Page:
After the first day of Premier League football concluded, I touched upon whether or not the role of the traditional mid-table team is coming to an end in the Premier League (read the article here). Is there enough evidence to support this after week four? And why is this happening?
Upon initial inspection of results this season, it would appear that clubs are not satisfied with mid-table finishes anymore, and will give the big guns a run for their money.
We have already seen more than enough upsets this season, such as West Ham United's victories at the Emirates and at Anfield, Crystal Palace's away victory at Stamford Bridge, Swansea's rise as a serious threat and Leicester's impressive form continue.
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While upsets are somewhat commonplace in football, especially in the Premier League, this season we have already seen several high-profile favourites toppled by their smaller opponents. This trend may continue for some time yet. And here's why.
With more and more TV broadcasting money being pumped into the league, the lesser teams can afford to bring in talent that they would not be able to bring in before.
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We've seen Bournemouth attract Max Gradel, Aston Villa acquire Jordan Ayew, and Swansea his brother, as well as former Inter Milan and Bayern Munich winger Xherdan Shaqiri joining Stoke, who also boast a range of ex-Barcelona players amongst their ranks.
This naturally means that these teams pose far more of a threat to the powers at the top and Mourinho echoed this after his side's lame defeat to Crystal Palace, another team who have Yohan Cabaye amongst their starting eleven.
Meanwhile, as much as many would hate to admit it, the quality of defending in the Premier League is declining at alarming rates.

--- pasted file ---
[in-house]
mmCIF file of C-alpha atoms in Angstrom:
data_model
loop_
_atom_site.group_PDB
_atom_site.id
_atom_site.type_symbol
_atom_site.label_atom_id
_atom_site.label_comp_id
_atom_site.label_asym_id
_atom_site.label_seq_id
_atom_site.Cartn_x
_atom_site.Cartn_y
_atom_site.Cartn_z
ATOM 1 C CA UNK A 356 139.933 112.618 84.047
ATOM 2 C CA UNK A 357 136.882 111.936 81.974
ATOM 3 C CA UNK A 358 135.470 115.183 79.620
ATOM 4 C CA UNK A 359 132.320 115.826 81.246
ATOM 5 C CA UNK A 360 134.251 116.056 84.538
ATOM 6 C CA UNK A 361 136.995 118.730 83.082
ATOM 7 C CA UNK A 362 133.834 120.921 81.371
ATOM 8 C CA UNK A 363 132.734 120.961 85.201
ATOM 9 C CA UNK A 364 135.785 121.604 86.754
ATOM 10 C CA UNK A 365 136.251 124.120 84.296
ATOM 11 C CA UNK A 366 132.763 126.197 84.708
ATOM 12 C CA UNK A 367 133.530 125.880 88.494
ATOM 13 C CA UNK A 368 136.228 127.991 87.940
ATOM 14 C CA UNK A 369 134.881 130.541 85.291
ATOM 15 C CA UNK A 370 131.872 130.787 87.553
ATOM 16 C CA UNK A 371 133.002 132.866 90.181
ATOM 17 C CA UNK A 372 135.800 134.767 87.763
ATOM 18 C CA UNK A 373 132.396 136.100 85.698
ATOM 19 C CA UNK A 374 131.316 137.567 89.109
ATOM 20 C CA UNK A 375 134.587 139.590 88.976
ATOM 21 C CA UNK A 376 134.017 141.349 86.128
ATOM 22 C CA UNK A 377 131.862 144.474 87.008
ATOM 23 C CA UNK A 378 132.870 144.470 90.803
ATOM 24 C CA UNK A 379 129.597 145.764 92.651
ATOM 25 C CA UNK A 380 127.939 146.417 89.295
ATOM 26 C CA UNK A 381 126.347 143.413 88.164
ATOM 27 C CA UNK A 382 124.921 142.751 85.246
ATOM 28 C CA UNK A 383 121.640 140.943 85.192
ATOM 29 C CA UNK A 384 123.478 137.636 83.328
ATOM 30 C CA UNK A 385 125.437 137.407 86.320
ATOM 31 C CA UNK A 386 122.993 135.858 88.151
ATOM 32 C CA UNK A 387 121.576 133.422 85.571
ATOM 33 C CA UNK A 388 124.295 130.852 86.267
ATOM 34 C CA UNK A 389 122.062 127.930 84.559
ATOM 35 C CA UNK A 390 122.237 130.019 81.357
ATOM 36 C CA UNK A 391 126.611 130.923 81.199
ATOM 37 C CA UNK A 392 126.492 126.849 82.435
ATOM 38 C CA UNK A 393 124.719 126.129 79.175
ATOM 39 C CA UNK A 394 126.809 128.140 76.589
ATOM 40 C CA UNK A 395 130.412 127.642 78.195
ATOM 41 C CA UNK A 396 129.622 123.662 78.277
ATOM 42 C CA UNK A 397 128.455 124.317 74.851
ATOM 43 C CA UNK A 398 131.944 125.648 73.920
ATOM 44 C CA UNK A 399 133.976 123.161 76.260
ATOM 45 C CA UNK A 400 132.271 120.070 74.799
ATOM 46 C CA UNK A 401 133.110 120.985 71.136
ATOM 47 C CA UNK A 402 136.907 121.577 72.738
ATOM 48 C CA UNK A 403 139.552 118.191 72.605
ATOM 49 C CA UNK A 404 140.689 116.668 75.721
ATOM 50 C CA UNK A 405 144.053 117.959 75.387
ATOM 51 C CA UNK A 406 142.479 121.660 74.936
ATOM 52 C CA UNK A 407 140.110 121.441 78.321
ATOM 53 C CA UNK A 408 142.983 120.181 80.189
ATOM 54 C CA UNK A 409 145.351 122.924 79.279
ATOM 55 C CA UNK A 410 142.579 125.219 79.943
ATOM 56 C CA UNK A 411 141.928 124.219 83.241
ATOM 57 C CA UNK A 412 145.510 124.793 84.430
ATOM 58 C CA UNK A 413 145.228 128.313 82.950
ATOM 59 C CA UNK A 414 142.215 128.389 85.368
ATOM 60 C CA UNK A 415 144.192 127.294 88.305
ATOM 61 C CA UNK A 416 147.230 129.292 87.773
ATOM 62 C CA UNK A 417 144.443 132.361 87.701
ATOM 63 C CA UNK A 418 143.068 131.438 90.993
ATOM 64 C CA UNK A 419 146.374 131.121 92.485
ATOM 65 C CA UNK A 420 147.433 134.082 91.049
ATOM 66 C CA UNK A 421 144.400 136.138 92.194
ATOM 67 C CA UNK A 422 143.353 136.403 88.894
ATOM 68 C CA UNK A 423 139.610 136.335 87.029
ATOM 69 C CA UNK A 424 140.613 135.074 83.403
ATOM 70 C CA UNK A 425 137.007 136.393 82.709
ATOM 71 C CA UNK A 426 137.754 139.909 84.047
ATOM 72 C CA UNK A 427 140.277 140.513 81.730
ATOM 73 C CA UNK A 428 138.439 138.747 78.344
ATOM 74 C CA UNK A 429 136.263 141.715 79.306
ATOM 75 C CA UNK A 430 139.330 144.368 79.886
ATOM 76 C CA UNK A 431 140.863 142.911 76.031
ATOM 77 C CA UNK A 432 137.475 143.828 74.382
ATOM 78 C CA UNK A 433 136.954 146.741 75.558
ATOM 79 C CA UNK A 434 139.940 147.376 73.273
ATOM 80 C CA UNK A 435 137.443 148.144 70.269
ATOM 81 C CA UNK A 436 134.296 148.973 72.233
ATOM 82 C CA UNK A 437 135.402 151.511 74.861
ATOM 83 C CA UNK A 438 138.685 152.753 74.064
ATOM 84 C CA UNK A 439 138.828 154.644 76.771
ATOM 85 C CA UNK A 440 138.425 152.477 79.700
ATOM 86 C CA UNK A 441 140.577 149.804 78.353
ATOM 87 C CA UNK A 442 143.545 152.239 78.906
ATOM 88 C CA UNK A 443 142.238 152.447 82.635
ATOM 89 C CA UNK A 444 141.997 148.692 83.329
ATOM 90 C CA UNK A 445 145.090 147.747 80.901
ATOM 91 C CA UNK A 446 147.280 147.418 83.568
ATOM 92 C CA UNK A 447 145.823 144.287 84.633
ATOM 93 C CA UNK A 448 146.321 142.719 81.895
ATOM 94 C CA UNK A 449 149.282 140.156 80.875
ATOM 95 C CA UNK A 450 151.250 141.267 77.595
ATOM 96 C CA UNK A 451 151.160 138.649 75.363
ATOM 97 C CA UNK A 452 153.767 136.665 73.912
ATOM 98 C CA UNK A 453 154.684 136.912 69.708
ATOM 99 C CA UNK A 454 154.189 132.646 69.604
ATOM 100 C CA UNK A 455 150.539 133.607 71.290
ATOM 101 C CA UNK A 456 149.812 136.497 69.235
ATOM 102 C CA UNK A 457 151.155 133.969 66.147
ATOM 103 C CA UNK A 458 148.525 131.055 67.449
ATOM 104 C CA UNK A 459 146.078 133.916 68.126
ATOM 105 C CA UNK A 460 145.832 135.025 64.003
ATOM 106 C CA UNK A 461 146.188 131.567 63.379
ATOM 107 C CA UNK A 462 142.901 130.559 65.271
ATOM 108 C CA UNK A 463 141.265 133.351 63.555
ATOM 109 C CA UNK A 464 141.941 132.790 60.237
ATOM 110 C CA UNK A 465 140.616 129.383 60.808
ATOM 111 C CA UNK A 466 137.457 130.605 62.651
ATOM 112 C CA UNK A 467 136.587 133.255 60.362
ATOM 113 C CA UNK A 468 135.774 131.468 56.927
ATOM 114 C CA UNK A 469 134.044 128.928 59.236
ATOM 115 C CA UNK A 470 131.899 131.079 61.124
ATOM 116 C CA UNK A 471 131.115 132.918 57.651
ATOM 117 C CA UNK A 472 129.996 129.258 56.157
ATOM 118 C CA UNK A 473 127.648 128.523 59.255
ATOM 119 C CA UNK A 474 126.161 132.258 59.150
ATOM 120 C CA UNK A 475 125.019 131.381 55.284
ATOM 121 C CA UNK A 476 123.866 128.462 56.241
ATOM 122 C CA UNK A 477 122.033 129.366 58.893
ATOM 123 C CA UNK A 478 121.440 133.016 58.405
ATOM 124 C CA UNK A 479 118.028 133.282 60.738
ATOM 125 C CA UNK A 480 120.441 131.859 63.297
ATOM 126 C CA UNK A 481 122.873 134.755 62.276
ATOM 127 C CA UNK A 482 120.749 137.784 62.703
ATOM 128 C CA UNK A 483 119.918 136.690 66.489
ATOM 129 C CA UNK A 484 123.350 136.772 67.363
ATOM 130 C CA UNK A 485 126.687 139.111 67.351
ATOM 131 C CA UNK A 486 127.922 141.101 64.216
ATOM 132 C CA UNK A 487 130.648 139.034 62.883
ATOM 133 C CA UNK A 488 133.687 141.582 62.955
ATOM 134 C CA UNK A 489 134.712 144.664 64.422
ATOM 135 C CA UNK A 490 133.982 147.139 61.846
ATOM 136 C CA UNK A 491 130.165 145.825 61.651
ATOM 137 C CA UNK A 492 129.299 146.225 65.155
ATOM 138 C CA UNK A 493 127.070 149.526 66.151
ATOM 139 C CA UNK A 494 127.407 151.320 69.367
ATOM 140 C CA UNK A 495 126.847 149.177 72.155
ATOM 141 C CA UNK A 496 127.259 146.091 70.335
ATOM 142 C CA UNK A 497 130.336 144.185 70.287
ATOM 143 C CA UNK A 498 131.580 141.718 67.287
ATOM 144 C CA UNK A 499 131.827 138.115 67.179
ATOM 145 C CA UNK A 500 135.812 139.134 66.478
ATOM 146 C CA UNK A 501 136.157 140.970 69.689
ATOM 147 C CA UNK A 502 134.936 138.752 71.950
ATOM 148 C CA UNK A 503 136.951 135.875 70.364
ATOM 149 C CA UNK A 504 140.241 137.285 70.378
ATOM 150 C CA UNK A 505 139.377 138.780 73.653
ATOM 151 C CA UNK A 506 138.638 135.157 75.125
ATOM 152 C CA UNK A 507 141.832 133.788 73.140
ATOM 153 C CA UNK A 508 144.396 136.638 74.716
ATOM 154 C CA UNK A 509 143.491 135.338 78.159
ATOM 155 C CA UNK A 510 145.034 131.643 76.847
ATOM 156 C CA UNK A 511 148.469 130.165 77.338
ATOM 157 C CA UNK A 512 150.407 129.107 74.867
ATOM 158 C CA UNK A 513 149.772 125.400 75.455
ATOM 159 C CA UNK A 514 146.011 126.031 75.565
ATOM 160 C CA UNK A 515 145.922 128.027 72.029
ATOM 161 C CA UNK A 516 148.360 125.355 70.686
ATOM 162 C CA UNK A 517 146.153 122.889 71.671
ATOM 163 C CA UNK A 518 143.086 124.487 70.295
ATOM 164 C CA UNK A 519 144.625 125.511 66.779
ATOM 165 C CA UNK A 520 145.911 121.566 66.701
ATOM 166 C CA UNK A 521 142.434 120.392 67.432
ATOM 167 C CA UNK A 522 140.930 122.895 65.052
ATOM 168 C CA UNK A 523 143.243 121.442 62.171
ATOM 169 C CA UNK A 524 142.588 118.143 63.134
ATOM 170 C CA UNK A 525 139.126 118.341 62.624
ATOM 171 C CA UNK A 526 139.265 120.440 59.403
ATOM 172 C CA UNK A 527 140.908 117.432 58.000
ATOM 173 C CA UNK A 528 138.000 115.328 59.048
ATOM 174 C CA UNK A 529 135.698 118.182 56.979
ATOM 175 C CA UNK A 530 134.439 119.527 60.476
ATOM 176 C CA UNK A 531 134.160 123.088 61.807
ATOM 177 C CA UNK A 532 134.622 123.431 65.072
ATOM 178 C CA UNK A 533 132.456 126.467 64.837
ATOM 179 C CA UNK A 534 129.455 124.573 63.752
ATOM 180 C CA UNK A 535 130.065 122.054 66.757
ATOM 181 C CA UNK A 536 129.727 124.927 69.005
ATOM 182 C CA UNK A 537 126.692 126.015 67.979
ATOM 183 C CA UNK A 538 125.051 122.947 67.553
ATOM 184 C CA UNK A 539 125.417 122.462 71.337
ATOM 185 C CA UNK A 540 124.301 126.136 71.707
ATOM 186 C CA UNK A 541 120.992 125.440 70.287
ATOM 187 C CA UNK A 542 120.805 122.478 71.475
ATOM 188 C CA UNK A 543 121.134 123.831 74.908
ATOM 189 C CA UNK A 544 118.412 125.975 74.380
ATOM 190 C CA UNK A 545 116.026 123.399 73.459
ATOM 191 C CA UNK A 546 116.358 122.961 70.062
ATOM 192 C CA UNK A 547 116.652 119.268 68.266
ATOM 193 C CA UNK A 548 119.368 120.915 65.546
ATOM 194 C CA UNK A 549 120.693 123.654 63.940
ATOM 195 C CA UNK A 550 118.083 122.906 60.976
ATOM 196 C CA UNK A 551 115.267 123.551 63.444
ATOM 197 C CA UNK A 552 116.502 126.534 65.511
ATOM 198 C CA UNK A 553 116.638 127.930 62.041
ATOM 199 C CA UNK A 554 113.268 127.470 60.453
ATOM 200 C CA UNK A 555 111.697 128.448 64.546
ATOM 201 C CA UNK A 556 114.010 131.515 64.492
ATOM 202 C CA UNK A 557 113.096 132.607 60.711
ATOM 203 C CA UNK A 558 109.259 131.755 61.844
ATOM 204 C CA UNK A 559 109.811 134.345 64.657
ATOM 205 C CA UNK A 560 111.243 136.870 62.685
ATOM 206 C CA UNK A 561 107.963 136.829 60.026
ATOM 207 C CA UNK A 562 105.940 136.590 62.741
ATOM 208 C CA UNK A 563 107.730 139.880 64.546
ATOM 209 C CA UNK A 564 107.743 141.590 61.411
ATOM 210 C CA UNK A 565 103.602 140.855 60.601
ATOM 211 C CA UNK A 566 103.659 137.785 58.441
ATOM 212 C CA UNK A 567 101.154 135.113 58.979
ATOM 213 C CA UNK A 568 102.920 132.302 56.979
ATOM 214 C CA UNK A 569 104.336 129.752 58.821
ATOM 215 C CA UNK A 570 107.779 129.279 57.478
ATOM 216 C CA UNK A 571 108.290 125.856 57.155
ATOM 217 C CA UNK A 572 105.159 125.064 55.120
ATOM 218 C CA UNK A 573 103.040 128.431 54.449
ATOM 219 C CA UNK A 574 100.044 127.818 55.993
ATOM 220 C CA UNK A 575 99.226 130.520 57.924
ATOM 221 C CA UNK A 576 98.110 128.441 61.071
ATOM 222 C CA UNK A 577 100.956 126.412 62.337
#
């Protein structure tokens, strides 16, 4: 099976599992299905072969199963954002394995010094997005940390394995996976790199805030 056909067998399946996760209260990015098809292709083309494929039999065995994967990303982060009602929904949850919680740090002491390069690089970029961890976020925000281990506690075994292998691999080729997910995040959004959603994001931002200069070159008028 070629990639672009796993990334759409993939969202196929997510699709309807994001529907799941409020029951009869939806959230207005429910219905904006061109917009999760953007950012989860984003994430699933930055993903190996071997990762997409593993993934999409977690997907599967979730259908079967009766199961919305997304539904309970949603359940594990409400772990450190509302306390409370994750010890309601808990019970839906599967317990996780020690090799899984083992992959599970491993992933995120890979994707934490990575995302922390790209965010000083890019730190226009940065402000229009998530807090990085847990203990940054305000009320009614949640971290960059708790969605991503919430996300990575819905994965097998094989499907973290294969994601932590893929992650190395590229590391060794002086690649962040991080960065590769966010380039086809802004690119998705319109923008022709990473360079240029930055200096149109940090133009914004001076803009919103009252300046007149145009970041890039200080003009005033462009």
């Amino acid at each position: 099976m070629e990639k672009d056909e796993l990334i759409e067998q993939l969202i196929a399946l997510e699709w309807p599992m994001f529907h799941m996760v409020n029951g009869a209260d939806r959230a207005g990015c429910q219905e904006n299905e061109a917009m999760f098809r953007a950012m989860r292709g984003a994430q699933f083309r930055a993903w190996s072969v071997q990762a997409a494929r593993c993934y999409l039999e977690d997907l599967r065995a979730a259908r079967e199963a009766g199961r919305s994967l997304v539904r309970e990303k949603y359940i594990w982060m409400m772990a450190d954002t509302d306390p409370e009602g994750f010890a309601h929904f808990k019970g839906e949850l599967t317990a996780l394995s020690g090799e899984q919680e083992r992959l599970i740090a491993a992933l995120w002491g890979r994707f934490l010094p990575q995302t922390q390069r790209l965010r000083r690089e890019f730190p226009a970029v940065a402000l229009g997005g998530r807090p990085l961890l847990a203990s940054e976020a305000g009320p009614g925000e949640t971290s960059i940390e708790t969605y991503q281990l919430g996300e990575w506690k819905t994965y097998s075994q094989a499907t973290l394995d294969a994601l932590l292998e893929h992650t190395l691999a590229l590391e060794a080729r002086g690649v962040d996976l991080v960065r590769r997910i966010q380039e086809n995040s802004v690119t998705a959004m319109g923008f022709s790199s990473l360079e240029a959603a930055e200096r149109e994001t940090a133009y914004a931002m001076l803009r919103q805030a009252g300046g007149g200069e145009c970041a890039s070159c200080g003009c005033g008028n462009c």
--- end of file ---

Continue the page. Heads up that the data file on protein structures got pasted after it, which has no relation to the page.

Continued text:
This especially applies to the teams at the top of the tree, who have seen their fortunes in Europe decline with time. It is likely that this will continue as financial power increases.
Using Real Madrid as an example, towards the second half of last season, they were often criticised for lacking defensive shape and simply relying on outscoring the opposition. This is the mentality that ever-increasing finances and thus heavy attacks can give a team, and we have seen Mourinho's previously unshakeable defence broken time after time.
However, because of the increased firepower of the lesser teams, it makes simply outscoring the opponent harder and harder, and so we are seeing less straight-forward victories than before.
Even Chelsea's game against West Brom was a 3-2, a game which should ideally be far more straight-forward for the champions.
On the other end of the scale, teams at the lower end of the mid-table category often find themselves losing their best players to teams above them. The prime example here being the sale of Christian Benteke to Liverpool, which has likely pushed the Midlands team closer to the relegation scrap they would have liked to avoid.
All of this means that teams in mid-table are either becoming stronger so as to match those at the top, or are being raided to fall closer to the bottom. We could see an ever-decreasing points gap between the champions and tenth place, whilst a huge points gap may appear somewhere near 13-14th place in the table, where the chasm in finances and allure becomes evident.
Obviously teams must finish mid-table in every league around the world, but we may see competition for the top increasing to the point that mid-table teams are disappointed at being mid-table.
Would a team like Stoke simply 'settle' for tenth place? Would Leicester be happy simply avoiding relegation? Probably not, but somebody has to finish in the middle of the pack, we just have to wait and see who.
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